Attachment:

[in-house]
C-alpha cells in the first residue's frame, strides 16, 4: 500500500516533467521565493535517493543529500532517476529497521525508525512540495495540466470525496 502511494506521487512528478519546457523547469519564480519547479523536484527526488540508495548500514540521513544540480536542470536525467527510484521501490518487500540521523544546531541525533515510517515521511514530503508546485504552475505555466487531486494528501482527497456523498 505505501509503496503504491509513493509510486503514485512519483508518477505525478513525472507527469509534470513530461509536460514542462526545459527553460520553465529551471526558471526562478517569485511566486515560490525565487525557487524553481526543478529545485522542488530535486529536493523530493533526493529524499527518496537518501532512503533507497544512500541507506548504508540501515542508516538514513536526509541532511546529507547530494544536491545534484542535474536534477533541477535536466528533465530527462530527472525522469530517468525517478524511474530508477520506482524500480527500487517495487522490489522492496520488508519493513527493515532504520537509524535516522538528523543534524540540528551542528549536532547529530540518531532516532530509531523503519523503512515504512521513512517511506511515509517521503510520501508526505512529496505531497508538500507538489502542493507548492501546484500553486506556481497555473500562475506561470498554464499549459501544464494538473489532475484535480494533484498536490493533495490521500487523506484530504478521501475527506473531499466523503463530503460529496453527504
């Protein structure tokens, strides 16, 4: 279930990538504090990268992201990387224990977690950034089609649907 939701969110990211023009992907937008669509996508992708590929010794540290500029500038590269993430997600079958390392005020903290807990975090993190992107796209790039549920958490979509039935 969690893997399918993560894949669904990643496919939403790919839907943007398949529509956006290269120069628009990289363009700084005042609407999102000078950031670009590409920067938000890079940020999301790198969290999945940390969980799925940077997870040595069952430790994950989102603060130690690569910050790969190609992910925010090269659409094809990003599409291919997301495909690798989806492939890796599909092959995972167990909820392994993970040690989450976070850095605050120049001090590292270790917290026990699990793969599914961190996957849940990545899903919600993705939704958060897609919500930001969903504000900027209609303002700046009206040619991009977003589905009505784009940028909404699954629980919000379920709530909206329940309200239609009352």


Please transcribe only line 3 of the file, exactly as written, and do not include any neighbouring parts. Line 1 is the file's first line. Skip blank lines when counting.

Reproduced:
């Protein structure tokens, strides 16, 4: 279930990538504090990268992201990387224990977690950034089609649907 939701969110990211023009992907937008669509996508992708590929010794540290500029500038590269993430997600079958390392005020903290807990975090993190992107796209790039549920958490979509039935 969690893997399918993560894949669904990643496919939403790919839907943007398949529509956006290269120069628009990289363009700084005042609407999102000078950031670009590409920067938000890079940020999301790198969290999945940390969980799925940077997870040595069952430790994950989102603060130690690569910050790969190609992910925010090269659409094809990003599409291919997301495909690798989806492939890796599909092959995972167990909820392994993970040690989450976070850095605050120049001090590292270790917290026990699990793969599914961190996957849940990545899903919600993705939704958060897609919500930001969903504000900027209609303002700046009206040619991009977003589905009505784009940028909404699954629980919000379920709530909206329940309200239609009352």